With last week’s extension of Government recommendations to stop the spread of COVID-19, many workers will now find themselves looking at working from home on a long-term basis. Those new to remote working may not be aware of the supports available to them, as they incur the costs of working from home. In this blog, we will introduce the supports available for eWorkers, and how you can apply and make use of these supports while working from home.
Support for eWorkers
Working from home brings with it a number of additional costs for which provisions have been made to cover additional expenses, such as the essentials of electricity, broadband and heating. Employers can make a payment of up to €3.20 per workday to an eWorker employee to cover additional costs incurred, without deducting PAYE, PRSI and USC. In cases where the amount to be reimbursed exceeds the €3.20 per day mark, this payment should be taxed. Employees may also reclaim tax on the difference between the €3.20 and actual costs. Employers are not legally obligated to make this payment.
eWorking, according to Revenue, is a method of working where the work-related activity that is undertaken by the employee is not bound to a specific location. It involves working at home on a full- or part-time basis, or working partly at home and working the remainder of time in the normal place of work. eWorking, for the purposes of this support, involves:
However, eWorking does not cover occasions where an employee may choose to bring their work home outside of their normal work hours, such as in the evenings or over weekends.
If the employer cannot cover this subsidy, their employee can claim tax back on the expenses incurred. Home-workers, or eWorkers, will need to provide evidence to Revenue to avail of this support. This evidence may be in the form of receipts, or a letter from their employer stating that they are indeed working from home and are not receiving reimbursement for expenses incurred during this time. In cases where employees claim tax back on their expenses while eWorking, the allowance will take into account the balance between personal and professional use of resources and utilities, and the fact that any rebate will aso benefit everyone else in the home. As such, the refund received will be based on a portion of the overall expenses and not the total amount.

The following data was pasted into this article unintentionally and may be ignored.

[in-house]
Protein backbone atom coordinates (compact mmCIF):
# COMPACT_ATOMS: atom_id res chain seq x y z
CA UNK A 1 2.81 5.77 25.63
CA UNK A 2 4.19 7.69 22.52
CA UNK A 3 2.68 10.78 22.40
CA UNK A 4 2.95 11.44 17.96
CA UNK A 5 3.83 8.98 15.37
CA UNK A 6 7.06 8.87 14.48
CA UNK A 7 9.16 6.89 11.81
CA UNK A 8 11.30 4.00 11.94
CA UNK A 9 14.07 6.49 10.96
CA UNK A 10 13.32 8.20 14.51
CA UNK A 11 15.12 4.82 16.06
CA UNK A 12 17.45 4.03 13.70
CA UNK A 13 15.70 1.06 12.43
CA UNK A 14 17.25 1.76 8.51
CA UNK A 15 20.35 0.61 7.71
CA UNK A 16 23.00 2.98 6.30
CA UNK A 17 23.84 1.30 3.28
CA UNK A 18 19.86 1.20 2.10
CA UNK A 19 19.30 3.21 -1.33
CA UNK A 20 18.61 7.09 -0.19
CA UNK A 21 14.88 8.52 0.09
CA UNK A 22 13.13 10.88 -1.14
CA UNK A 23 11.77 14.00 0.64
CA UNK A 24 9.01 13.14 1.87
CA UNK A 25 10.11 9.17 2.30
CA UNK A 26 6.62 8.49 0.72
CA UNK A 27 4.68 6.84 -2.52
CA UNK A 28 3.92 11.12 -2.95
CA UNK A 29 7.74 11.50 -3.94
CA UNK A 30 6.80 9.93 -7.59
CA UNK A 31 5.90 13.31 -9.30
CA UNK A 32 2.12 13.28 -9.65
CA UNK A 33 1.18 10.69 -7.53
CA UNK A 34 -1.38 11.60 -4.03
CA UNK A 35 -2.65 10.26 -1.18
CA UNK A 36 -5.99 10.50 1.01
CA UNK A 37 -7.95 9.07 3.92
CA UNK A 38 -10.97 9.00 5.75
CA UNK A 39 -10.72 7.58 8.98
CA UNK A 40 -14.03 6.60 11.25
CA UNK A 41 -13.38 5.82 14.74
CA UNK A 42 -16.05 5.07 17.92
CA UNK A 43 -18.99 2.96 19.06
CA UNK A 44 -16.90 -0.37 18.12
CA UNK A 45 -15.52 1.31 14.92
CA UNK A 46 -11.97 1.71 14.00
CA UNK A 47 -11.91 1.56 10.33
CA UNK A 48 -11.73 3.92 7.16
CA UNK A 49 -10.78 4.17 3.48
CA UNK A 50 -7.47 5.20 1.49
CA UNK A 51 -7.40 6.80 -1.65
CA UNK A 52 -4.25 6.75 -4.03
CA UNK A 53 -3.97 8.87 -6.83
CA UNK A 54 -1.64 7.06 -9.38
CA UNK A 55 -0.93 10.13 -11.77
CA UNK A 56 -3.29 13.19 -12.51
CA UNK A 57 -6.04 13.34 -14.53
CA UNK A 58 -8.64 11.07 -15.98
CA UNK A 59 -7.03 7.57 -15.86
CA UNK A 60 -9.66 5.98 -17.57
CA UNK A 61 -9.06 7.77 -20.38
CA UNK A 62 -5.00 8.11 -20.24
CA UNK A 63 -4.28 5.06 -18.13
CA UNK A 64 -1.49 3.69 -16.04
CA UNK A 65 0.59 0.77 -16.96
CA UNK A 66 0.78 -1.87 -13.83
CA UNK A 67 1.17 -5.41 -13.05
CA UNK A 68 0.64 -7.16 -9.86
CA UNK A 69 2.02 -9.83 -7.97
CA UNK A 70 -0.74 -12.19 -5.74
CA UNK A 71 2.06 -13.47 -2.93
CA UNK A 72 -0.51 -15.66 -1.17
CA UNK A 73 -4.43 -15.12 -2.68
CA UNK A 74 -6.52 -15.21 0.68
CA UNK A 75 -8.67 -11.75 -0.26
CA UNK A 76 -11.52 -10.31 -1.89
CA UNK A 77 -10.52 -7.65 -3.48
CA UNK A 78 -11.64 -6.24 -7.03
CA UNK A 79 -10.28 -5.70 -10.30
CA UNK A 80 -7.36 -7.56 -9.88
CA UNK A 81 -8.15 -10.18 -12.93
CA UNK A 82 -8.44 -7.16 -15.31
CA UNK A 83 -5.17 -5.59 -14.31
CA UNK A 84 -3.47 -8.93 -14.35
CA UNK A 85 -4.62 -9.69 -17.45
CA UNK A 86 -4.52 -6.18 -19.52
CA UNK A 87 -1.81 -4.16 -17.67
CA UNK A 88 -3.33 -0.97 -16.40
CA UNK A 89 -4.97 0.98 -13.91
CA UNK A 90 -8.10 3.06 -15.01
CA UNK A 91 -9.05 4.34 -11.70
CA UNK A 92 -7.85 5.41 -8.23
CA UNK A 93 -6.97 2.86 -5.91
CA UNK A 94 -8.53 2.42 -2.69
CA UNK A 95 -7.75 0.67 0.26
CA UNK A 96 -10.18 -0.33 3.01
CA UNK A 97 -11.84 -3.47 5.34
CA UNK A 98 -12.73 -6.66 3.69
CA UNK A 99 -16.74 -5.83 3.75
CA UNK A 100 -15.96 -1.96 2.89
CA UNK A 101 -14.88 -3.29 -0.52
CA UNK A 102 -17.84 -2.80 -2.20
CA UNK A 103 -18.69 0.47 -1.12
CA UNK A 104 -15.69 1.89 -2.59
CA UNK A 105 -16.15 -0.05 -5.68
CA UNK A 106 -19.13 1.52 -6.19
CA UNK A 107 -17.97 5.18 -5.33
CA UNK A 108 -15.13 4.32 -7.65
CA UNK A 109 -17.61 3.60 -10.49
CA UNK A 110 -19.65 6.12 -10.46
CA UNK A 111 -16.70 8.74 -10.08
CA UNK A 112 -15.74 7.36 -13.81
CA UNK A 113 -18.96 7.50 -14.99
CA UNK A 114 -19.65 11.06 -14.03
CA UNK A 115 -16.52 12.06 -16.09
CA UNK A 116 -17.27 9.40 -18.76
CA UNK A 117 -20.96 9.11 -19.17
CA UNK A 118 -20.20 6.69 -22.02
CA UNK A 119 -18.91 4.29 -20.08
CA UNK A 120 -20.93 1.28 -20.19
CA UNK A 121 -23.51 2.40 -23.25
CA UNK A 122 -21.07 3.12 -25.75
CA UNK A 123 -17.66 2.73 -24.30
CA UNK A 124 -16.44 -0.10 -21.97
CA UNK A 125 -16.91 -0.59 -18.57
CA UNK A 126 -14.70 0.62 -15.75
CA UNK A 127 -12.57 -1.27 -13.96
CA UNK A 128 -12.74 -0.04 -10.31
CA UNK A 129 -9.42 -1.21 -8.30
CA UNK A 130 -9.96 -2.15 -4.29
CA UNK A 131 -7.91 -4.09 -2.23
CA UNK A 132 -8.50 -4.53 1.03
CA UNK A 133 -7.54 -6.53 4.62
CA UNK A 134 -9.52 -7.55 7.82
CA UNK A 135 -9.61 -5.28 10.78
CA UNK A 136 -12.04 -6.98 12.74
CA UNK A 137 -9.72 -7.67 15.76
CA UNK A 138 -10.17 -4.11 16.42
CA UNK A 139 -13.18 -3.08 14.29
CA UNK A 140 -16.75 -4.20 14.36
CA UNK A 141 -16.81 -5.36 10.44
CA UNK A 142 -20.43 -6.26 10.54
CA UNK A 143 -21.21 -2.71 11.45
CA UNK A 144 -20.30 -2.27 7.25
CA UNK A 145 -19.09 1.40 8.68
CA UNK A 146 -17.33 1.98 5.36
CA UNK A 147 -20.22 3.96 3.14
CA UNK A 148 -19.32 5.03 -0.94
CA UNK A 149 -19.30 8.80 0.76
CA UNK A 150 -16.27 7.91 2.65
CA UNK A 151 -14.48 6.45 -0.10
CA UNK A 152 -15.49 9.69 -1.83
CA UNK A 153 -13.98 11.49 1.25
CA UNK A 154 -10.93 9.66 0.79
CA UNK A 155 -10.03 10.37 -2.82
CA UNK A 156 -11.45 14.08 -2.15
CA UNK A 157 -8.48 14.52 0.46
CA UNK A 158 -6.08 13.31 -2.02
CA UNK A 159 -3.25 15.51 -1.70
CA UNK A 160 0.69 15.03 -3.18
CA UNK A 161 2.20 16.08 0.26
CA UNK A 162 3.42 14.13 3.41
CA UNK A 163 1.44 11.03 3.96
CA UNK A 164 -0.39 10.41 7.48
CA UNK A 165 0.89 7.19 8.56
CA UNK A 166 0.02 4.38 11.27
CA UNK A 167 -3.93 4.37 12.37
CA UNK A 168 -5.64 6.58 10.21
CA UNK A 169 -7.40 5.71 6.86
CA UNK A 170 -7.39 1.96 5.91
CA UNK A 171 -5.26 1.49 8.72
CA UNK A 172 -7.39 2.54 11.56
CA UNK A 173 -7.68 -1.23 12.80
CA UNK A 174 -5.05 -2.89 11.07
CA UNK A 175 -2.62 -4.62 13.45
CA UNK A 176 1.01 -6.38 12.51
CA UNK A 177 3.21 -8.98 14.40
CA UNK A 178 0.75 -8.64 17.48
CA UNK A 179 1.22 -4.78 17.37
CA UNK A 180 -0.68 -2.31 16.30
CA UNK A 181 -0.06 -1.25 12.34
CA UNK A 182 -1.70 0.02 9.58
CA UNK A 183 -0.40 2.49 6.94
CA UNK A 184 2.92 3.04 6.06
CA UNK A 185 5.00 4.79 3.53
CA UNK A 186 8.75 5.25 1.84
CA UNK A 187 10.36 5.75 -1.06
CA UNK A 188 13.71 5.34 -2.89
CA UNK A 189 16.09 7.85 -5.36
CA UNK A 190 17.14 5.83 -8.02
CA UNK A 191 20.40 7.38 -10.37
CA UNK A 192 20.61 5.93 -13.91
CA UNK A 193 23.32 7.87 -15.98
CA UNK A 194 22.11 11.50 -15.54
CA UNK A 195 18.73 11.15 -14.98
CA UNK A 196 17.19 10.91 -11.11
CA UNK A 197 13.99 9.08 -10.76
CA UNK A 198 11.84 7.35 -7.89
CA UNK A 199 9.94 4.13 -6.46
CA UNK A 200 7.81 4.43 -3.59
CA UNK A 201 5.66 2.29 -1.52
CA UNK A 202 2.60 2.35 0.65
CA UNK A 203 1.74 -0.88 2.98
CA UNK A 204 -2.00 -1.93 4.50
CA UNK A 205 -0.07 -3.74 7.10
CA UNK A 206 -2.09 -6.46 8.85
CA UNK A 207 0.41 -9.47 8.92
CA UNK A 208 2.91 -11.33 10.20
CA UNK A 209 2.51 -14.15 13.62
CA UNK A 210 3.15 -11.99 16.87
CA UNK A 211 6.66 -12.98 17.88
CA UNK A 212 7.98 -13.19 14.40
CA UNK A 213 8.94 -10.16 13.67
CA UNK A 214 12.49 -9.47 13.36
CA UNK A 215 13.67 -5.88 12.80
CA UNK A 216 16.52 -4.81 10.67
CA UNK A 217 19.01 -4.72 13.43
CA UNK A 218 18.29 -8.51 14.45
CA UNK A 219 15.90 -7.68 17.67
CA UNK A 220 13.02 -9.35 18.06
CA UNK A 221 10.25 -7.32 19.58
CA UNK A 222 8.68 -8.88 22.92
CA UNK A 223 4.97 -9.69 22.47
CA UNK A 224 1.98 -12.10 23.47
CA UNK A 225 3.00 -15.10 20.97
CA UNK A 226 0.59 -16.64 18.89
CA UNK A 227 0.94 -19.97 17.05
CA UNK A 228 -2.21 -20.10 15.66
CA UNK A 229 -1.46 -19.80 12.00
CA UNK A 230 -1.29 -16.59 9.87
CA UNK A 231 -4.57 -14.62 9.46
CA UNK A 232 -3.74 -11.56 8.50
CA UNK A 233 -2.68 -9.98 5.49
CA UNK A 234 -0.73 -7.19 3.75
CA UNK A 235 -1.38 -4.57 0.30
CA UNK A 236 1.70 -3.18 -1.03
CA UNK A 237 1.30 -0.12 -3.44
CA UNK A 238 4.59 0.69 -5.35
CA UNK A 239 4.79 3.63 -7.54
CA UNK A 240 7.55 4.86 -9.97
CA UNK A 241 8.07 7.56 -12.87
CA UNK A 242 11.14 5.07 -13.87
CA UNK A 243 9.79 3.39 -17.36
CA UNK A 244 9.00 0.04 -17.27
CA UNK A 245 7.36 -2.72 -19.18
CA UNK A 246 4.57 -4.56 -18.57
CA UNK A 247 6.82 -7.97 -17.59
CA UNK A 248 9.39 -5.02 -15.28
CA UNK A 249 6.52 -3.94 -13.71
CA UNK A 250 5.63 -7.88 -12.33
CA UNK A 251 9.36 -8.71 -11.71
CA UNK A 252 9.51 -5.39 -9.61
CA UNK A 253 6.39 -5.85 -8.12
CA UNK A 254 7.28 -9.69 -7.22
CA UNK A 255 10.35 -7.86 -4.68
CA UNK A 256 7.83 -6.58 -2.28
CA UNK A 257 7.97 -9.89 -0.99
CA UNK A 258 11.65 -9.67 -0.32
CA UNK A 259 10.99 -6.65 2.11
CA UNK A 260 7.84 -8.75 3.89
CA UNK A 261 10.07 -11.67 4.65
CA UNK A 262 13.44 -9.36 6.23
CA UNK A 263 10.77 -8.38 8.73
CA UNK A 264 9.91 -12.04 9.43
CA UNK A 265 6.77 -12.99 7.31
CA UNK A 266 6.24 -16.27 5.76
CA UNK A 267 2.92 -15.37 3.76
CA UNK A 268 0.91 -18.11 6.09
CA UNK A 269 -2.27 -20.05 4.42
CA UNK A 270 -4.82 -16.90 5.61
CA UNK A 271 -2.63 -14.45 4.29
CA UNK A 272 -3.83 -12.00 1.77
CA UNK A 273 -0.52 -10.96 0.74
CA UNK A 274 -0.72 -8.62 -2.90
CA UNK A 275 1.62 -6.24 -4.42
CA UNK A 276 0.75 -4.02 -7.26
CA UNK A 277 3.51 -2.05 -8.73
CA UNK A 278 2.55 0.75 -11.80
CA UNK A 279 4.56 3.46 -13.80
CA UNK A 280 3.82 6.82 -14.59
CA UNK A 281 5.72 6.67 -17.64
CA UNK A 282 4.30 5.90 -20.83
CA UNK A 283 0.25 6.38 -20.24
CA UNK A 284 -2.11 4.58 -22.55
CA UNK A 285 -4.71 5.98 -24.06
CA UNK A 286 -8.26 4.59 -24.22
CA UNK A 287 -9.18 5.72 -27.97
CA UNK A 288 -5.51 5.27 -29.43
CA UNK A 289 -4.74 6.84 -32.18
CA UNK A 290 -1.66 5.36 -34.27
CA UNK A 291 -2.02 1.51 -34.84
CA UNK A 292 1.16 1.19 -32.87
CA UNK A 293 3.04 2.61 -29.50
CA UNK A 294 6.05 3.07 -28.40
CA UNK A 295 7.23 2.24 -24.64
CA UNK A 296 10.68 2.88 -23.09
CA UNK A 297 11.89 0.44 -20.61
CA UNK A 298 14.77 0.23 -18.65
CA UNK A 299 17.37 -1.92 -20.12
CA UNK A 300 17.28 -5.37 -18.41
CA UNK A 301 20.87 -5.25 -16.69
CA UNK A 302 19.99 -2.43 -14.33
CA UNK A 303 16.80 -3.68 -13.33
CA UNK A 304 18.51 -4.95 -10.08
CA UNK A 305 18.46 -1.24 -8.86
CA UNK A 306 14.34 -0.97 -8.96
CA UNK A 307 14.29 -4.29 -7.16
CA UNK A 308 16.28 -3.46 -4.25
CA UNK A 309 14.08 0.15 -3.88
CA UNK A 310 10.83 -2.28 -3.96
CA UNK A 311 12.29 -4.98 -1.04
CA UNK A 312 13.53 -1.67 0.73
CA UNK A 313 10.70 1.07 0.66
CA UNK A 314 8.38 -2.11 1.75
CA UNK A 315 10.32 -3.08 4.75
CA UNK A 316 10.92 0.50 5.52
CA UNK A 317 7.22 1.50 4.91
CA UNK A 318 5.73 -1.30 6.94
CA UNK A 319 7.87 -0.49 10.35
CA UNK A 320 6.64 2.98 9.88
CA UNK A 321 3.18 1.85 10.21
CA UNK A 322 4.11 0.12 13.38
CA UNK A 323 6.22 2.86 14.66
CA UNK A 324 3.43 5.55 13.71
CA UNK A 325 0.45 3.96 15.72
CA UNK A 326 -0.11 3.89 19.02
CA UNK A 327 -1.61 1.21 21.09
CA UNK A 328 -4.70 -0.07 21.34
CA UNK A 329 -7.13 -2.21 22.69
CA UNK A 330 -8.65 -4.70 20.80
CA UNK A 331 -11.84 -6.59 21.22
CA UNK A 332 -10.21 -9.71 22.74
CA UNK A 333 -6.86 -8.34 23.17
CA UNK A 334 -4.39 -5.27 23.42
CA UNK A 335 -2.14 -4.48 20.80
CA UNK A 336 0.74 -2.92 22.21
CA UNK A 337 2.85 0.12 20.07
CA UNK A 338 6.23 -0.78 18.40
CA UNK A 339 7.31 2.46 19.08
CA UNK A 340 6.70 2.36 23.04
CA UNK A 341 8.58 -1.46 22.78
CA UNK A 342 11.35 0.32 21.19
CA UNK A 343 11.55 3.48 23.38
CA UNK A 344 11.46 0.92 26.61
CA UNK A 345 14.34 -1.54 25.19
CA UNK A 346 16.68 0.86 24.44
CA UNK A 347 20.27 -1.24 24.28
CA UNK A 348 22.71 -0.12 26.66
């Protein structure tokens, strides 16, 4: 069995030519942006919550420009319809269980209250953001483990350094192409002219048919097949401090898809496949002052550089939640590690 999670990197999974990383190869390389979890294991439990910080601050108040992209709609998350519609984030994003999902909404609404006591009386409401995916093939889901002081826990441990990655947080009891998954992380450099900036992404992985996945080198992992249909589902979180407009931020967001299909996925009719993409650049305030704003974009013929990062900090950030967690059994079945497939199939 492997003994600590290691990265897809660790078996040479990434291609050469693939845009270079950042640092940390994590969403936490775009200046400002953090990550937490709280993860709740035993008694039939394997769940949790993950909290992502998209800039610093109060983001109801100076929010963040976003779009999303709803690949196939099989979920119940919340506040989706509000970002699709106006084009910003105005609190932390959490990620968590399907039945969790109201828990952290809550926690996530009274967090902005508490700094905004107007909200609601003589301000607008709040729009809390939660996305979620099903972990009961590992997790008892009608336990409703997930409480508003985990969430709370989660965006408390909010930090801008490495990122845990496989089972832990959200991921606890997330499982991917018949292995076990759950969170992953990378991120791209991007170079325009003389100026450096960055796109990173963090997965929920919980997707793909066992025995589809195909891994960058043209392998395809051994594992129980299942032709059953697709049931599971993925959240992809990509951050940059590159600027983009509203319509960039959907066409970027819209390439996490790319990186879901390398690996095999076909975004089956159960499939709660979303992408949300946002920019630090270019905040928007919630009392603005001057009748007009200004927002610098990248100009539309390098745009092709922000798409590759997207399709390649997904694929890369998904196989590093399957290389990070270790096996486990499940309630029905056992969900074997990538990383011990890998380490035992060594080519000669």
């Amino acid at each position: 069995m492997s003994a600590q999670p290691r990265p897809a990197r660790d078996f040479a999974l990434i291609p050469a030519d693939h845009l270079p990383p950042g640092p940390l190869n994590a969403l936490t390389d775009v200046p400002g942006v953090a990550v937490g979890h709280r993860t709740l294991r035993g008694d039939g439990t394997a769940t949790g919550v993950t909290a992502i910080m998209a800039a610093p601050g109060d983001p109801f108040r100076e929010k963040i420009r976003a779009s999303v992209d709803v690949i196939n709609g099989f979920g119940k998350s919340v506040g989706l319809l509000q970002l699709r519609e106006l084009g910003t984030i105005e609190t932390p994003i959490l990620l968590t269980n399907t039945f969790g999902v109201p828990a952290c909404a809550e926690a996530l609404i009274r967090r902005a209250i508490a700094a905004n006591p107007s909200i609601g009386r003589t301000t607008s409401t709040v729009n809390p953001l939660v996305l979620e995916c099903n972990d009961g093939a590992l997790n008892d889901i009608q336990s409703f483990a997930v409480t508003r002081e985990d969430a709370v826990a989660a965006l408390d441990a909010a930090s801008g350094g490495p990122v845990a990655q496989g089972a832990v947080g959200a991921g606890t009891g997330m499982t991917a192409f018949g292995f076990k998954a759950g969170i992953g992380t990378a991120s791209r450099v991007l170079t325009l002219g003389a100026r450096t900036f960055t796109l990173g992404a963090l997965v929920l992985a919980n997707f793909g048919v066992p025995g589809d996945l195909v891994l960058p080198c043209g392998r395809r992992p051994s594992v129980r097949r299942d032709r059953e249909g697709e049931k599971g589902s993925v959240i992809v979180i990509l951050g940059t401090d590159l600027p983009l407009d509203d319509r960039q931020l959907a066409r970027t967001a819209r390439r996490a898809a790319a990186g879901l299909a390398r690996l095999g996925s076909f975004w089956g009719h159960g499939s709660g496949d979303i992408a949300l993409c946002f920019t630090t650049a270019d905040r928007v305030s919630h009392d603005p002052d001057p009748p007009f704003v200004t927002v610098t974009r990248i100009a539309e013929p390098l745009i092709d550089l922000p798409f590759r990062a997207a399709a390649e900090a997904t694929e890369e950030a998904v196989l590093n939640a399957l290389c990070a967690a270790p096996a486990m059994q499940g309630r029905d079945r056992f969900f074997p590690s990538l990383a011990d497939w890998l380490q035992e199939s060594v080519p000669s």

How to claim e-Working expenses
If your employer does not make a payment covering expenses incurred whilst eWorking, you are not entitled to claim the round sum of €3.20 per working day. You may claim deductions in respect of your actual vouched expenses which are incurred wholly, exclusively and necessarily in the performance of the duties of your employment. This claim can be made by completing an Income Tax return, which is found in myAcccount on the Revenue website. The key steps in this process are:
All documentation relating to a claim should be kept for six years from the end of the tax year to which the claim relates.
Provisions also exist for additional expenses, including:
Work calls are considered a business expenditure, and therefore are tax deductible. Where you cannot make a calculation between your private and business calls, Revenue will accept that 10% of your mobile costs are for business purposes.
Where an employee is using their private laptop or computer for business, depreciation of the technology is compensated through the wear and tear allowance, a rate of 12.5% annually over 8 years. Revenue accepts that 10% of total usage is for business use only, as with mobile phone costs. Assets covered under the wear and tear allowance must be in use at the end of the tax year.
Should you need guidance or advice on how to best approach these matters for your own business or employees, we at CDS Law & Tax would be happy to help. Please do not hesitate to contact us at the usual phone numbers, Cork 021 235 5810 and Tralee 066 716 9033, or email firstname.lastname@example.org.